Talks between senior military commanders of India and China on the second and more complex phase of de-escalation and disengagement which started on Tuesday lasted 15 hours, concluding in the early hours of Wednesday, Indian media reported.
A statement about the talks is unlikely from the Indian side on Wednesday, as it engages "internal deliberations" over the discussions, the media said.
This has led to some speculation that the talks had either hit a roadblock or the Chinese side had made a proposal that required consultations among the top military officers in New Delhi, perhaps also with political leaders. There was also speculation that the de-escalation at Depsang and Pangong Tso could take several more rounds of talks given the complexities involved.
However, Press Trust of India reported from Beijing that the Chinese foreign ministry spokesperson Hua Chunying told reporters that, "building on the consensus of the previous three rounds and the implementation of relevant work (the two sides have) reached progress on promoting further disengagement between troops at the Western Sector of the boundary and de-escalating tensions."
"We hope that India can work with China to implement our consensus with real actions and jointly safeguard peace and tranquility in the border areas," Hua stressed.
The discussions - between Lt Gen. Harinder Singh, commander of the Leh-based 14th Corps, and Maj. Gen. Liu Lin of the Chinese Liberation Army (PLA) who is in charge of the South Xinjiang Military District - were the fourth since 6 June. They took place in Chushul on the Indian side of the border in Ladakh. The two men have previously met on 6 June, 22 June and 30 June.
On the table, from the Indian side, was the restoration of status quo ante - or a complete withdrawal of Chinese troops to positions they occupied in April. The Chinese have made inroads into what is seen as Indian territory in the Pangong Tso area and in Depsang plains in eastern Ladakh, according to the Indian media.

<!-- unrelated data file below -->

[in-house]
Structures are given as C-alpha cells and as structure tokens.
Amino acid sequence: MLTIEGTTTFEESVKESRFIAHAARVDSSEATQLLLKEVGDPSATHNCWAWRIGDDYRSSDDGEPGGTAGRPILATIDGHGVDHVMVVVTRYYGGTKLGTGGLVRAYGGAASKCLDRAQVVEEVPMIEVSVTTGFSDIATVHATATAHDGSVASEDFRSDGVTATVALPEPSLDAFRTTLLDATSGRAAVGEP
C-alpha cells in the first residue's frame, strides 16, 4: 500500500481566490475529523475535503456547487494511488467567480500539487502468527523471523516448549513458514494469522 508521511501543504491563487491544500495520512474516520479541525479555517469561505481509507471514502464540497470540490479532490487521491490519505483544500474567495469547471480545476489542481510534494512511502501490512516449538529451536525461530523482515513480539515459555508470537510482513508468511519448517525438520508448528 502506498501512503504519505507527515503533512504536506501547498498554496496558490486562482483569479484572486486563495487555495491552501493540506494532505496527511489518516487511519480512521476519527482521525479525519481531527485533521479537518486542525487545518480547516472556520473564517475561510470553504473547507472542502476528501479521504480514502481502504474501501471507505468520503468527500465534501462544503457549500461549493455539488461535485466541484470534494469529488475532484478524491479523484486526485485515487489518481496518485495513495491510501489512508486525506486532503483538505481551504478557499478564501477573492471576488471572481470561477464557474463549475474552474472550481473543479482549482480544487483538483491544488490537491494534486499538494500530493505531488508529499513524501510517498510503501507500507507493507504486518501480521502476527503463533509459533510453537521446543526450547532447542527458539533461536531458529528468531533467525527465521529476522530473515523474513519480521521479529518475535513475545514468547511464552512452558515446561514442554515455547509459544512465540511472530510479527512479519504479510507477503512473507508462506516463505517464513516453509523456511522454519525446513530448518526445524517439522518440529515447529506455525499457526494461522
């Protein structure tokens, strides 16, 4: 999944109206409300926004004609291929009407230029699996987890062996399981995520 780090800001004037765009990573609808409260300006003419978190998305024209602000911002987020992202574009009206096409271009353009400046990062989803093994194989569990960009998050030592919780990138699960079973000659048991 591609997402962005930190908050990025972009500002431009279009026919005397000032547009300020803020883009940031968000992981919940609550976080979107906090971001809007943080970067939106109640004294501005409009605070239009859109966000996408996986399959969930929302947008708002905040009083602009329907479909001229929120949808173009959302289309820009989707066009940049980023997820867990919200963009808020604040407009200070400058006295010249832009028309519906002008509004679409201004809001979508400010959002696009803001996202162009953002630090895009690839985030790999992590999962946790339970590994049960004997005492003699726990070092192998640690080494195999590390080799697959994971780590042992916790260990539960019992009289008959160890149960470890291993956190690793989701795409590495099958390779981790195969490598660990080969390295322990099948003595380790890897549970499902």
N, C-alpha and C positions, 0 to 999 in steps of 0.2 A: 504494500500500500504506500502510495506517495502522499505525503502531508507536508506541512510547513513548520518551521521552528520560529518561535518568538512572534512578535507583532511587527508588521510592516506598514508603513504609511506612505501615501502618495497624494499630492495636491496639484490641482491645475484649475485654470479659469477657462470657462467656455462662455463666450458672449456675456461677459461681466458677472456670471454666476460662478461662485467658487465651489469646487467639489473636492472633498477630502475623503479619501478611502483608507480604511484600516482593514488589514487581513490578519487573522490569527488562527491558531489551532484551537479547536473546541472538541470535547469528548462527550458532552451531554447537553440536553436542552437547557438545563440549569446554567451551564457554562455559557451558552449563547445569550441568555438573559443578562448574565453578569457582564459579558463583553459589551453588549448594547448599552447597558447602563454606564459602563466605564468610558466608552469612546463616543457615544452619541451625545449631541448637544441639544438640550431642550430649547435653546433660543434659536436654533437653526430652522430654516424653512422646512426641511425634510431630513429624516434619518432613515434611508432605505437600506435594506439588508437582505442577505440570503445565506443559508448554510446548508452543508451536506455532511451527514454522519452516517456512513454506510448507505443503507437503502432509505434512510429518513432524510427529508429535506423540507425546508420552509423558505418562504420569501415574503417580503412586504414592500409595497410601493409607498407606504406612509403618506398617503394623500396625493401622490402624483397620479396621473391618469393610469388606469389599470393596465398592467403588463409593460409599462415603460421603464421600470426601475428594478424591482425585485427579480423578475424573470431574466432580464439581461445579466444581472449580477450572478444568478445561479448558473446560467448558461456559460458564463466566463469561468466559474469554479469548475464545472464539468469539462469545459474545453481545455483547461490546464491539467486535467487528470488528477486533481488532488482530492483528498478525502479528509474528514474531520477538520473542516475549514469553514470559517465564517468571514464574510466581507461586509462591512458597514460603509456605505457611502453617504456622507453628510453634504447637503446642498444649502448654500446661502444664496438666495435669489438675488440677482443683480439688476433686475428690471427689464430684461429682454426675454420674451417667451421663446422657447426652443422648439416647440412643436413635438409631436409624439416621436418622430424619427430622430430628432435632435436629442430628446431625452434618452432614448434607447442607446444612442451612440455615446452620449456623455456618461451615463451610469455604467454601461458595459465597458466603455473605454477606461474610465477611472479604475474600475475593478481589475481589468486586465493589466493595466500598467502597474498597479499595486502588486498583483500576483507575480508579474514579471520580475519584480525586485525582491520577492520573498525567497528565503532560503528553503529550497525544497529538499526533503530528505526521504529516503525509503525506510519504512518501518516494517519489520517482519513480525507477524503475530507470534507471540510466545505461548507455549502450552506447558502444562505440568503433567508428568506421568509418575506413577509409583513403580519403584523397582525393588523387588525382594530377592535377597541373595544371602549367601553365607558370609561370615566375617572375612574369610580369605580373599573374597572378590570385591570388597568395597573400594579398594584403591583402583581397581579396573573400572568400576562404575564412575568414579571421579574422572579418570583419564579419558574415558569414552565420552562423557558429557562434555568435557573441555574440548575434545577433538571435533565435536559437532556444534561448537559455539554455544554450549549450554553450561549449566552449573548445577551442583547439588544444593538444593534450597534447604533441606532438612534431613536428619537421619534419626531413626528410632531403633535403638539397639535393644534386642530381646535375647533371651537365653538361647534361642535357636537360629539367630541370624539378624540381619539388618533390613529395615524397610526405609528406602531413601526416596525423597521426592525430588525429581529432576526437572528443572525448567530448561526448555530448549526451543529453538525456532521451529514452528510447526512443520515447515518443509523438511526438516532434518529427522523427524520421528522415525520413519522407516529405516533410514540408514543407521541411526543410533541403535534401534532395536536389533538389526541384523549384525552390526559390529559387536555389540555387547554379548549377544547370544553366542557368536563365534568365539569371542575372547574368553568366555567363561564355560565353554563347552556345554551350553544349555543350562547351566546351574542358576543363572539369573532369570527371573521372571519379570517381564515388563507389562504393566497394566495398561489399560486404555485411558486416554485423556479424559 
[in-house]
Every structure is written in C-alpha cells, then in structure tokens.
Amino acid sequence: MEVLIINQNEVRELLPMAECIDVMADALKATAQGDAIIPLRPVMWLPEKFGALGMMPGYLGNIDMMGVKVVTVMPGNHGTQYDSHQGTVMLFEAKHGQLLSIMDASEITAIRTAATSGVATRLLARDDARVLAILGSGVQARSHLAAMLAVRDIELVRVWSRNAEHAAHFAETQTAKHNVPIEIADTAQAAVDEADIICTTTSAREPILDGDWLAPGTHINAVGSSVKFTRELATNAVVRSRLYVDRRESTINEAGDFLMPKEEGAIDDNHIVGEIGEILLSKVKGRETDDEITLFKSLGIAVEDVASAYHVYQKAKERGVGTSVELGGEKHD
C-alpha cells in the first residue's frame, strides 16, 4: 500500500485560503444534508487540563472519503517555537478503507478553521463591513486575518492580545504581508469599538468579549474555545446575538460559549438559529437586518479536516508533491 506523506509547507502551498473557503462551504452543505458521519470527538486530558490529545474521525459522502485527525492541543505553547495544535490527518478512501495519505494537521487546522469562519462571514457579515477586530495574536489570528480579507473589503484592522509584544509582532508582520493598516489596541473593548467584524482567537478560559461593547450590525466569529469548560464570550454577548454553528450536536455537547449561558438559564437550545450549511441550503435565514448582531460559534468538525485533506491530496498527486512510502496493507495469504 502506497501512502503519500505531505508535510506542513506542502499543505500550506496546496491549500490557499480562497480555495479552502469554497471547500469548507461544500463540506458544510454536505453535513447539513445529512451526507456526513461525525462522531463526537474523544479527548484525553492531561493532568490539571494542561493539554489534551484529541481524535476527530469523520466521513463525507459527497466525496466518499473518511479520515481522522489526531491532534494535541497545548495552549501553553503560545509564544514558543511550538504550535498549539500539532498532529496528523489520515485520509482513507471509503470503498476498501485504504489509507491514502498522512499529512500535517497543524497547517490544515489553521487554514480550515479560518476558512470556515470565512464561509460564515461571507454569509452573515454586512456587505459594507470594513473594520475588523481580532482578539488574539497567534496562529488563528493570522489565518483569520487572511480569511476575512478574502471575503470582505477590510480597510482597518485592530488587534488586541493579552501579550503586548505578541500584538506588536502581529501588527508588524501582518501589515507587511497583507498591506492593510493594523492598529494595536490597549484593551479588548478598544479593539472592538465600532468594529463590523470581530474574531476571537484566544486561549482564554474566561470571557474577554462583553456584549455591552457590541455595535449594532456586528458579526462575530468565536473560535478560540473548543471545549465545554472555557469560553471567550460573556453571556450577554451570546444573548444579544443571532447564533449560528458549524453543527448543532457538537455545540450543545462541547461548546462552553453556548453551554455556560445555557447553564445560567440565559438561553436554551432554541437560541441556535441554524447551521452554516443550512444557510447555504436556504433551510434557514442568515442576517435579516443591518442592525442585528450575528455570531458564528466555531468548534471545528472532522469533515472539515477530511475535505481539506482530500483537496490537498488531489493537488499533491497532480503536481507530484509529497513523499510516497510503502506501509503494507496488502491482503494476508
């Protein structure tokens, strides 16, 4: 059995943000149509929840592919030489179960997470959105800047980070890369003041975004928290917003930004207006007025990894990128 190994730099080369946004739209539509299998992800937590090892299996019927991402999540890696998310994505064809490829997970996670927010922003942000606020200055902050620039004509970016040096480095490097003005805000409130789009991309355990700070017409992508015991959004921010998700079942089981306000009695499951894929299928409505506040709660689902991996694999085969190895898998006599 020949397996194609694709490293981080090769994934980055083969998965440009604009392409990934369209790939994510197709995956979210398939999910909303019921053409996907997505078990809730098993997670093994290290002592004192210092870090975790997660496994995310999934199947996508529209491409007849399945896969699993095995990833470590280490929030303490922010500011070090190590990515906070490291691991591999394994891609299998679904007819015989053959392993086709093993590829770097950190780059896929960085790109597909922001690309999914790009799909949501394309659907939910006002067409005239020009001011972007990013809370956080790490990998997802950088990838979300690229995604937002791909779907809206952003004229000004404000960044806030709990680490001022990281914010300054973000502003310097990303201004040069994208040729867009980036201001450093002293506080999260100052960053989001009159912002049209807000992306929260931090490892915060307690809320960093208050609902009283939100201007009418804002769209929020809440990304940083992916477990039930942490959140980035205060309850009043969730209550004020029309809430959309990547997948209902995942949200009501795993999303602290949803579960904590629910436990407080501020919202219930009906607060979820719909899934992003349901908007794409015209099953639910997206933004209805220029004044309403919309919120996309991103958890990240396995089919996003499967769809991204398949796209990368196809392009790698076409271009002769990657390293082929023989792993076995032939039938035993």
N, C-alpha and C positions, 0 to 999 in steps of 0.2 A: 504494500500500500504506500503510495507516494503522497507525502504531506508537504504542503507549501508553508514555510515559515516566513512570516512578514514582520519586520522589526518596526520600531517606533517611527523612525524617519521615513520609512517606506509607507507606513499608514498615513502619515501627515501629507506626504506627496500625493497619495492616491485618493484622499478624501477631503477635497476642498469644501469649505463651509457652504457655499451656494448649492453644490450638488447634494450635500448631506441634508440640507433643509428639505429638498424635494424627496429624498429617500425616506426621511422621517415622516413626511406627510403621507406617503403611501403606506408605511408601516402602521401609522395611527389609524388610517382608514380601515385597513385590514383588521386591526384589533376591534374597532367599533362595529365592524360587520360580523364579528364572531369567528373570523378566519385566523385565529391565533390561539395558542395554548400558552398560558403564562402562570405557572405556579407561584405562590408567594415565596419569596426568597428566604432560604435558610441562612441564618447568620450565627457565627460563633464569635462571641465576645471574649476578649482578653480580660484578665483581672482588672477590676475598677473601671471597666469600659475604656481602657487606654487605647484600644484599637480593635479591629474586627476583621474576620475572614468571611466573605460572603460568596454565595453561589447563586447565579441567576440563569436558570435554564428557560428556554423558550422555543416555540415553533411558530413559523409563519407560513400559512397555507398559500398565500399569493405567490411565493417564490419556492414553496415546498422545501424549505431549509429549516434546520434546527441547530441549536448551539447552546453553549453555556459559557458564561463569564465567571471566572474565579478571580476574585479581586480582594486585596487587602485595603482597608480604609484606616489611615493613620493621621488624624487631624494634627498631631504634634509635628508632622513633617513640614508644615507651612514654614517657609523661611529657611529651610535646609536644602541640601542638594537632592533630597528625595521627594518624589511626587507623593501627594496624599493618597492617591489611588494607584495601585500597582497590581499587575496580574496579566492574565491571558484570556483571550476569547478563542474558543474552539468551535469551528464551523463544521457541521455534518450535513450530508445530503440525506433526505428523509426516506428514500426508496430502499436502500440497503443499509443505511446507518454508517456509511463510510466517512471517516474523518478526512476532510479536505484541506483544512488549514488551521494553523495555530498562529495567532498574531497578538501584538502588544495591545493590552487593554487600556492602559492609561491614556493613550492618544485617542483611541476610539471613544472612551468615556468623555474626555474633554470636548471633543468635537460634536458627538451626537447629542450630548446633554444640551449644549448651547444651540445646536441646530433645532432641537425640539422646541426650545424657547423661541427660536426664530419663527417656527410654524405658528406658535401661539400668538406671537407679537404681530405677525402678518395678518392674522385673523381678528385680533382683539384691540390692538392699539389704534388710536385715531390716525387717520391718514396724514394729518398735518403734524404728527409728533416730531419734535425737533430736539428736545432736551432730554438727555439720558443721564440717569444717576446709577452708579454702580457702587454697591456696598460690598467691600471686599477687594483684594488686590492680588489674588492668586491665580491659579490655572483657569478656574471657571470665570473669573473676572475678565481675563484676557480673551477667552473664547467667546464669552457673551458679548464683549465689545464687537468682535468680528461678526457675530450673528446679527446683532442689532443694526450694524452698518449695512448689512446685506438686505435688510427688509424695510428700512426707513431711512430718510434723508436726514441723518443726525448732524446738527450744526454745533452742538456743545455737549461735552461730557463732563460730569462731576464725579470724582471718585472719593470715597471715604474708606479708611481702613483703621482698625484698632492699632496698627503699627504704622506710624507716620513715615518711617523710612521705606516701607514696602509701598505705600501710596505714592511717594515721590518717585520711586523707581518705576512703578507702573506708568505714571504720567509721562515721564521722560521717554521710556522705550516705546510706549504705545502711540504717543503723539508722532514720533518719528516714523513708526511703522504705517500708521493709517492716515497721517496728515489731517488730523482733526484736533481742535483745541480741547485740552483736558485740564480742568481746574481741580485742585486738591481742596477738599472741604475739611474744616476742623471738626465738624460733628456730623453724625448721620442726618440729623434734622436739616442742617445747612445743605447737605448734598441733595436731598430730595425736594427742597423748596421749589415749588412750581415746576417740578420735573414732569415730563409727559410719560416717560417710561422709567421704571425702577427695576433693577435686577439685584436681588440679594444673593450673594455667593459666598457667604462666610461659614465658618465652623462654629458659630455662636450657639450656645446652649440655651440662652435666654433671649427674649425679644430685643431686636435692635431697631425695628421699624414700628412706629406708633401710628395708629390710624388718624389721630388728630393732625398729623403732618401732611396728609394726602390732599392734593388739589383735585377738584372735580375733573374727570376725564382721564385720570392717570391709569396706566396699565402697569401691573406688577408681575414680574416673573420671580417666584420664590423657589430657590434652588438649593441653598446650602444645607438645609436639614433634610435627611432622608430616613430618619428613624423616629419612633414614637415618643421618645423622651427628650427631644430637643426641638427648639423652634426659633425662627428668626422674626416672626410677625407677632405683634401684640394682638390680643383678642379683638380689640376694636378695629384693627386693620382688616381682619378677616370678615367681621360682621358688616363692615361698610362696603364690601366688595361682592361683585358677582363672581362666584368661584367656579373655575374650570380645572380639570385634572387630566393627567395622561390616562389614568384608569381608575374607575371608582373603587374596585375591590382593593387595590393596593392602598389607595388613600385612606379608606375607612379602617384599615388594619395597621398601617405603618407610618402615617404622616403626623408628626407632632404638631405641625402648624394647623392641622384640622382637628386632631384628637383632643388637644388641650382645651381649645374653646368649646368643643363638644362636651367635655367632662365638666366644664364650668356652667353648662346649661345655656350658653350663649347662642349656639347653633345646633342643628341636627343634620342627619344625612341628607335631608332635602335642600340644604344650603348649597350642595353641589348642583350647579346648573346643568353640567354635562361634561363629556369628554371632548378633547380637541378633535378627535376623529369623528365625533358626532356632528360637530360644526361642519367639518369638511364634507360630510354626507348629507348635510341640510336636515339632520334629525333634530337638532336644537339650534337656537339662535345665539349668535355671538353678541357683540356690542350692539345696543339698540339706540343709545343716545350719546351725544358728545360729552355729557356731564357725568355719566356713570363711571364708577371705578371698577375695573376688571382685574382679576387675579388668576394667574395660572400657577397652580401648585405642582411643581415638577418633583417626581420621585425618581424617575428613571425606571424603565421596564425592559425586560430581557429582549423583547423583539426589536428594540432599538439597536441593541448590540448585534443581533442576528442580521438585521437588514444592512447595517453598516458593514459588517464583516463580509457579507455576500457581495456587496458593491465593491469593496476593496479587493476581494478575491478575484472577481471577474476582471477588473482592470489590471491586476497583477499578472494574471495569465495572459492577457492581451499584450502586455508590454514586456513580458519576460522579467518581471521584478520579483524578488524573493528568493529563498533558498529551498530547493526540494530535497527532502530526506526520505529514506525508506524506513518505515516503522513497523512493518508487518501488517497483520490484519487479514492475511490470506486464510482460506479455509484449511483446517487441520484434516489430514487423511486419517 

India, incidentally, has 65 PPs along the LAC in eastern Ladakh. "The perception of LAC at Depsang vastly differs between the two sides. India will reiterate that the usual norm should be restored there about not blocking each other's patrols," the Times of India quoted officials as saying.
At Pangong Tso, the Chinese continue to occupy the heights at Finger 4 despite having moved away towards Finger 5. The "Fingers" refer to mountain folds jutting into the lake.
India holds till Finger 4 and used to patrol to Finger 8 with the Line of Actual Control on Indian maps marked as crossing the lake at Finger 8. The Chinese side holds territory till Finger 8 while it claims up to Finger 4.
Tellingly, China had previously demanded that India vacate positions till Finger 2 i.e. moving back from the current position it holds - a demand not acceptable to India. As it stands, India holds one third of the lake and the Chinese side holds the remaining two-thirds.
In the Depsang plains, the Chinese are seen as having come 18-20 kilometres Indian territory. The Depsang plains are seen as a crucial area for India given that it lies close to the strategic Darbuk-Shyok-Daulat Beg Oldie road. The DSDBO road, as it is called, runs through heights ranging between 13,000 feet and 16,000 feet and connects Leh to India's highest landing strip - Daulet Beg Oldie -- at the base of the Karakoram Pass, that separates China's Xinjiang province from Ladakh.
With the disengagements currently under way, the concern in Delhi is the PLA's strategy might be a "many steps forward and a few steps back" approach. With the new PLA training module in place until 2021, officials believe this summer's events may not be the last, the Hindu said.